In this project, we did a novel study of the first book from Lemony Snicket’s “A Series of Unfortunate Events,” and we used this book as a lens to discover strategies for effective character design and storytelling. We also looked at other media portrayals of the unfortunate, and used these as discussion starters as to the ways that different people overcome or even relish in miserable situations. Through these discussions, art projects, and ongoing commitment to mindful practices, students identified strategies for themselves that will assist them in maintaining positive outlooks and strengthened resiliency year-round.
Below is the "raincloud" that we created for our presentation. Lights embedded simulated lightning and rain, while a hidden speaker added the ambient sounds of a thunderstorm. It was a big hit!
Happy Pride Week! Our Year 4/5 students celebrated diversity and showed Belonging by creating a pride-themed sidewalk mural outside our building. All of the drawings and writing are of their own design - we are so proud of the inclusive and supportive community that our students create at school. <3
This year’s showcase took on a new form as we learned about installation art and considered new ways to share and experience art. Through cross-curricular explorations that touched on themes such as measurement, shape and space, weather, electricity, community, and more, we created a collection of installations under the theme of “The Big Three.” The Big Three represent the senses of touch, sight and sound. We asked guests to participate in an immersive journey through a transformed space in order to share our experiences through the lens of human connectivity. Using sculpture and technology, students attempted to entertain and enlighten with our creations, while asking the question, “What sensory experiences activate your Big Three?”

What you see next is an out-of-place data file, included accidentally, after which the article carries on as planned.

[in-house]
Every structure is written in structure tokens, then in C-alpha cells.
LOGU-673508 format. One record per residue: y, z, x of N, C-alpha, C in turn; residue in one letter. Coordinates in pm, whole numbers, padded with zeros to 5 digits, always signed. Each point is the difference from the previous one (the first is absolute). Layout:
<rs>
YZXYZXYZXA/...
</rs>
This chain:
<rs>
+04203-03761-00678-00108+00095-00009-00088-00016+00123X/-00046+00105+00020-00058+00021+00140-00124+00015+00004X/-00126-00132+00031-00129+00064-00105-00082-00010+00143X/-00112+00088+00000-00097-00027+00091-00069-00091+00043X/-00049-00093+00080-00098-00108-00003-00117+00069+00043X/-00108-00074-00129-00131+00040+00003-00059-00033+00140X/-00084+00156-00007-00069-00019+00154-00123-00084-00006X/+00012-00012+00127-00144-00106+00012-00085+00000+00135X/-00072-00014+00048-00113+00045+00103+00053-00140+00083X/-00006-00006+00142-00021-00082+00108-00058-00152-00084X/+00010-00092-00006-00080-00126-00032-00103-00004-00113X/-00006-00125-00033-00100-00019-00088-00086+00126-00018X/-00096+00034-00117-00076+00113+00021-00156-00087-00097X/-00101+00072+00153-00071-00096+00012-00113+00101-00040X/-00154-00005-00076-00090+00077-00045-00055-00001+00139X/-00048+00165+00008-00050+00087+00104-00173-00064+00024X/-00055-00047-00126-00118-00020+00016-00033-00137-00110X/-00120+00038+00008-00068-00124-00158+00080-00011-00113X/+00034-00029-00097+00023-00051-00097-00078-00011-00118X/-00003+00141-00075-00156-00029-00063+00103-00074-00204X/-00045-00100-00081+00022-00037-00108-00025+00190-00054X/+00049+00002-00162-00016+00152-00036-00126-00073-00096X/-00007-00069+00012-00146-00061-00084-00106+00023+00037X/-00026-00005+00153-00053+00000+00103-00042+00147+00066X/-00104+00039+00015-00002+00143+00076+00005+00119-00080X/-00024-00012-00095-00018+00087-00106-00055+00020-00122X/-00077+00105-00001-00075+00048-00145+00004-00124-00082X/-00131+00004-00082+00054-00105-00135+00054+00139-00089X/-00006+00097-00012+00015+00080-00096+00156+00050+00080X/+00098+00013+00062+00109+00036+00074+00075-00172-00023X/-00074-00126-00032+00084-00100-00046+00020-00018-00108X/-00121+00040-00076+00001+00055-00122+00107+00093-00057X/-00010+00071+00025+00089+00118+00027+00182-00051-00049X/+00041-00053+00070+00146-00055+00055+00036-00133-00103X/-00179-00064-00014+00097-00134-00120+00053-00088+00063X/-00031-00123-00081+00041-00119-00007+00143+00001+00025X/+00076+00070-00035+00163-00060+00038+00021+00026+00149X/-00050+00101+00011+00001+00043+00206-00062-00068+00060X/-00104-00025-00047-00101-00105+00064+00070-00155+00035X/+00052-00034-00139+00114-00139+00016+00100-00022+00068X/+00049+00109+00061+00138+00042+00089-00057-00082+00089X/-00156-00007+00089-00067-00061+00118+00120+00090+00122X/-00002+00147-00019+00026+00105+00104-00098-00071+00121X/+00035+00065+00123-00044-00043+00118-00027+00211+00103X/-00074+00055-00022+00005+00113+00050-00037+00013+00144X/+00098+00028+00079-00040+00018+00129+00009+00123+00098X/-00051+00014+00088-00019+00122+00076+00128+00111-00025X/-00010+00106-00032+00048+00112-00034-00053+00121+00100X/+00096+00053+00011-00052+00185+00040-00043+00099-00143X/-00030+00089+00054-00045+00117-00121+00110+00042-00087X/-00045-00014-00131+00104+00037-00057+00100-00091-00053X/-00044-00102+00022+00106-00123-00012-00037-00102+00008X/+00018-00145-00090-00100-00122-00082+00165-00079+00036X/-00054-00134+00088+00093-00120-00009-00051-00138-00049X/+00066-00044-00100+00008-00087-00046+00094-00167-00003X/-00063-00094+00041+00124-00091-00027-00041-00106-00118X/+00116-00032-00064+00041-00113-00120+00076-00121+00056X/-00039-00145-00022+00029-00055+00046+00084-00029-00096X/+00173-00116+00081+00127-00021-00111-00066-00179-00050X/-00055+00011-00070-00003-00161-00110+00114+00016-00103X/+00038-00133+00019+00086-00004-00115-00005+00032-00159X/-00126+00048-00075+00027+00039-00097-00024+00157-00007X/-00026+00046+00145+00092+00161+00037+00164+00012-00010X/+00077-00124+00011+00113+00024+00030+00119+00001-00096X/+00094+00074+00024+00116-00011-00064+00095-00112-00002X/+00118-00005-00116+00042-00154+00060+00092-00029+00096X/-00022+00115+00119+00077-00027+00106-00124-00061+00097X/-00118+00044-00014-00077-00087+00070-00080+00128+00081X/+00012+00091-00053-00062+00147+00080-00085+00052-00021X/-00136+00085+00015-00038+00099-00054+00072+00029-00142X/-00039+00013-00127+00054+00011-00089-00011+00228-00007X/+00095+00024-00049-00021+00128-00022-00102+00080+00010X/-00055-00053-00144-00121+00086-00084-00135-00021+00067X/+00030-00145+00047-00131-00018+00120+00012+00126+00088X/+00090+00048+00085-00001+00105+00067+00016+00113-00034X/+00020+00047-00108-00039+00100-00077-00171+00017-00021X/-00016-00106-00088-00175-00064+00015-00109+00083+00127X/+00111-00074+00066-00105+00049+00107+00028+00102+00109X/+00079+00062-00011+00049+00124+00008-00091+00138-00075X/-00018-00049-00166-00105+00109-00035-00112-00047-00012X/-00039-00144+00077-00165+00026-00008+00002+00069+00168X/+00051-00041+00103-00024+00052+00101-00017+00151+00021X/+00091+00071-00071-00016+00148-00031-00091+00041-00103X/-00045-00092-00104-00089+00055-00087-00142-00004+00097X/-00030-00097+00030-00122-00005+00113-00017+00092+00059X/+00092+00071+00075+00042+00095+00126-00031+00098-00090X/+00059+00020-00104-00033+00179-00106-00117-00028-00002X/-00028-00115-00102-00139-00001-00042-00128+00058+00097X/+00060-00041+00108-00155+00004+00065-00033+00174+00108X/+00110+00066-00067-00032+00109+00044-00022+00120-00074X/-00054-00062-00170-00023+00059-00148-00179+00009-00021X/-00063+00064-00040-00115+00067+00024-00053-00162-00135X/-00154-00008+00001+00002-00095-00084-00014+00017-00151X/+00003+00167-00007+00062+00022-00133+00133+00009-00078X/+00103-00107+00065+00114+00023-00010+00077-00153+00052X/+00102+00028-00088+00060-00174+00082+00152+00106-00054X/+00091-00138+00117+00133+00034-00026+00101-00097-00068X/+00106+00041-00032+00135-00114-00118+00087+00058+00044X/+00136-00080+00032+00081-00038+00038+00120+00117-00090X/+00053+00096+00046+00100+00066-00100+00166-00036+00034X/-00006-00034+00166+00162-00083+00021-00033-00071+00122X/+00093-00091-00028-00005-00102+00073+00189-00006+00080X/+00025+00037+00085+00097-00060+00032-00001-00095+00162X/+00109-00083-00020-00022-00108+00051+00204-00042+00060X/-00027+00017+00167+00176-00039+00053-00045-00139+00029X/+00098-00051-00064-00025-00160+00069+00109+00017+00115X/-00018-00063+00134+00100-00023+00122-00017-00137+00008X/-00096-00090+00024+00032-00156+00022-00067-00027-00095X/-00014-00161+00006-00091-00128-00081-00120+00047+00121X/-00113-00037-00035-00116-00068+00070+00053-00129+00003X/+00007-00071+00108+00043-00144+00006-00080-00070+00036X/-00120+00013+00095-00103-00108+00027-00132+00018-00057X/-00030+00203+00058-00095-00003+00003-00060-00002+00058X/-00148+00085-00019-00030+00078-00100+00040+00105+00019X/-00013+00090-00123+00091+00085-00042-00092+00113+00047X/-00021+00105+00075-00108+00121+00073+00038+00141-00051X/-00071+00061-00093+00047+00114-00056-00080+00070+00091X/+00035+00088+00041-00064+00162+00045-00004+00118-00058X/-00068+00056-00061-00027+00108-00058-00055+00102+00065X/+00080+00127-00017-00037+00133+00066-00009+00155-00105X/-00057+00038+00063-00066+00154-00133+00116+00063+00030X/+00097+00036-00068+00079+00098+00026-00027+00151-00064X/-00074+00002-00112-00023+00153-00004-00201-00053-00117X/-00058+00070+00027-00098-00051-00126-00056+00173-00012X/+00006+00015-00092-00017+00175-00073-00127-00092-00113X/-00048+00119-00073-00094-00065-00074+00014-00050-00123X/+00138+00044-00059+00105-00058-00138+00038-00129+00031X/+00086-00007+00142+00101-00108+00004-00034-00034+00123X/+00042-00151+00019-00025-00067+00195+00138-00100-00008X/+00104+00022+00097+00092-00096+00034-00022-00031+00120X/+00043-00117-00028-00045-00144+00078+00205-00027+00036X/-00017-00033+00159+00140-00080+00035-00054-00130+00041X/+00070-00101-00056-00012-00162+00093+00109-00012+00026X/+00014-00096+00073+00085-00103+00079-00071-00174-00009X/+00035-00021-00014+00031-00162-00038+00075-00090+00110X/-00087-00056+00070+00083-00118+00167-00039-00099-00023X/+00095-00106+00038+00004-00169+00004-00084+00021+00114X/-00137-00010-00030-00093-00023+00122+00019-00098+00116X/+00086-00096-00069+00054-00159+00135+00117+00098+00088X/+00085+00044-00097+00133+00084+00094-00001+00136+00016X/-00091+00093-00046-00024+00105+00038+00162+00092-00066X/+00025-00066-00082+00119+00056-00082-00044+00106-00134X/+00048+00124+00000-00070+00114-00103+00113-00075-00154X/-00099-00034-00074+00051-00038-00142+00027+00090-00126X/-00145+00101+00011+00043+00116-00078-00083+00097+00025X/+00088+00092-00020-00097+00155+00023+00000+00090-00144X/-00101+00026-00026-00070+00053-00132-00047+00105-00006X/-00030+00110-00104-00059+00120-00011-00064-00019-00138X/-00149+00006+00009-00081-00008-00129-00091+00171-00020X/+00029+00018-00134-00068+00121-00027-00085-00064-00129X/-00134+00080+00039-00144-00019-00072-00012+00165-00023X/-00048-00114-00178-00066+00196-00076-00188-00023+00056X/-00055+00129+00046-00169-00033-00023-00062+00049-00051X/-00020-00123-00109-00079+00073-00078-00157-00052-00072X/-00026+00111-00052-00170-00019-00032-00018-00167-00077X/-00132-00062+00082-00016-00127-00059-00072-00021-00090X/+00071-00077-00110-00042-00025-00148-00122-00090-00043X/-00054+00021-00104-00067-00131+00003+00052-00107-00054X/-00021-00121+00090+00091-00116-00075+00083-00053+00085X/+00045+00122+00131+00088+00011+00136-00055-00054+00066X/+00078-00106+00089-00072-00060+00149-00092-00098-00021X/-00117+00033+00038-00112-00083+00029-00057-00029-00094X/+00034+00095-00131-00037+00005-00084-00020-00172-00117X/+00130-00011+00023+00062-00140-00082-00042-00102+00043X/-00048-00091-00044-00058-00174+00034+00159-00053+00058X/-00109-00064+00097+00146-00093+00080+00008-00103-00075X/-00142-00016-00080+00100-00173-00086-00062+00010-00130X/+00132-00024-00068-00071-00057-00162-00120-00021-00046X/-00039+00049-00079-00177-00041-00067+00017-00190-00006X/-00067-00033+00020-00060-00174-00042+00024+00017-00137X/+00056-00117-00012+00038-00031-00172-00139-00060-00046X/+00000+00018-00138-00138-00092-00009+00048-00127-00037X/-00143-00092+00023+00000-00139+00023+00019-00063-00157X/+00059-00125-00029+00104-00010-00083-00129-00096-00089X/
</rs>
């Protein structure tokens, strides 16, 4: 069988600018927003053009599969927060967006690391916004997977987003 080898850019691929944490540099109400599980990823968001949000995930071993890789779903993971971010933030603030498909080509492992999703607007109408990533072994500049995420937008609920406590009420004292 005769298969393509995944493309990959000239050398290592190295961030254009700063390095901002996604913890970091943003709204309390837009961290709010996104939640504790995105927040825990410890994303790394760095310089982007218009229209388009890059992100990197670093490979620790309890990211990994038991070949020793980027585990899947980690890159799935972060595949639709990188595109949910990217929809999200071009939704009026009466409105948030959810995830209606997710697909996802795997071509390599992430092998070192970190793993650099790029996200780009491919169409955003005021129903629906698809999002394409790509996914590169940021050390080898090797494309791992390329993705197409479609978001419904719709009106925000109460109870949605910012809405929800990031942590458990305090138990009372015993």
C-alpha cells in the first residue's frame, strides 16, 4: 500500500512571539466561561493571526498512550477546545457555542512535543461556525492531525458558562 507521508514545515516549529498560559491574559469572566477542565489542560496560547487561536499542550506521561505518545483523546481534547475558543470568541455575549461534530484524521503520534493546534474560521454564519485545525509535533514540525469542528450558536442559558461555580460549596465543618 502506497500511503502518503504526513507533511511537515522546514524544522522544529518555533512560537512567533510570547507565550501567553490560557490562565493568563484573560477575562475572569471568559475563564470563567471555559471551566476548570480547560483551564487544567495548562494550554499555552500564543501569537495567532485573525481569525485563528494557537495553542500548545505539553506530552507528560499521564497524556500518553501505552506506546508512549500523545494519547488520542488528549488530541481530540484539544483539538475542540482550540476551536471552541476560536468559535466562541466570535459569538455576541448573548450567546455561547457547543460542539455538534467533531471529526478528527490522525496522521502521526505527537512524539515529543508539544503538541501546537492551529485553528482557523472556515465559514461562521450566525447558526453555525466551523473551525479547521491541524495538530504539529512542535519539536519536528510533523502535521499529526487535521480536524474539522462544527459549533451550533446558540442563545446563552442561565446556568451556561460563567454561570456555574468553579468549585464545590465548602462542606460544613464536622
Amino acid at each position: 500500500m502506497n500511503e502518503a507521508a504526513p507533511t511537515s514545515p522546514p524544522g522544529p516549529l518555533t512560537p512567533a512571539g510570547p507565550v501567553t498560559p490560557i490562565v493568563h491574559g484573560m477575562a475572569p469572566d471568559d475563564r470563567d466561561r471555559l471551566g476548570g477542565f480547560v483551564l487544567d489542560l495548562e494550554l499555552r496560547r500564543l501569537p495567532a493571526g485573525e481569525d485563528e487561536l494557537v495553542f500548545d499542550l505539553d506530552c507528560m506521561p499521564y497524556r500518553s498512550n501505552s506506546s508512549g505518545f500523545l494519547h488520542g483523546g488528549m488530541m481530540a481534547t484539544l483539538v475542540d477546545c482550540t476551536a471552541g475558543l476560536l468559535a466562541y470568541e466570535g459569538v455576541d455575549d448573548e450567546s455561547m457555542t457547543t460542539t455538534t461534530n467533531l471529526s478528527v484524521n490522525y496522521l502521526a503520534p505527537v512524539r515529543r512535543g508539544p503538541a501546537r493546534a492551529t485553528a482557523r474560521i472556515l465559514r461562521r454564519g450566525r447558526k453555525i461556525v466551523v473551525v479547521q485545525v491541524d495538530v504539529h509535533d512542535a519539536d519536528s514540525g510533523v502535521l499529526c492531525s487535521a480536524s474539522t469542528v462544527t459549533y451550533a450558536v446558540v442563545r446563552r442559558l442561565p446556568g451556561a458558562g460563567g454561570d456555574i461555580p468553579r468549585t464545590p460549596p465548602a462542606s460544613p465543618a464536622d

As a visual artist, I'm a little biased... but this was by far my favourite project of the year! Students explored installation art as a type of art, and filled Doherty Hall with installations they made that interacted with the Big 3 senses: Touch, Sound, Sight. From monochromatic portraits that used AR technology to come to life, to an inflatable camping scene with the sights, sounds, and smells of the outdoors, to a full living room set made of the strangest and most tactile materials we could find, to a basement sound installation where visitors could create their own chords using original sounds, this show had it all. Of course, some of the biggest draws were the sparkling juice and cookie station, and the performance artists who worked out of fortune teller booths and dispensed original poetry based on the senses.
Referring to life in 18th Century Europe, Charles Dickens’ famously opened his novel,
A Tale of Two Cities with the phrase, “It was the best of times, it was the worst of
times…”, and those remarkable and immortal words are what have inspired our new
Learning Contract. Throughout this project, Year 4/5 students immersed themselves
in works of scripted theatre from well-respected works of literature from across many
periods of history. Students learned about Canada’s early history by examining what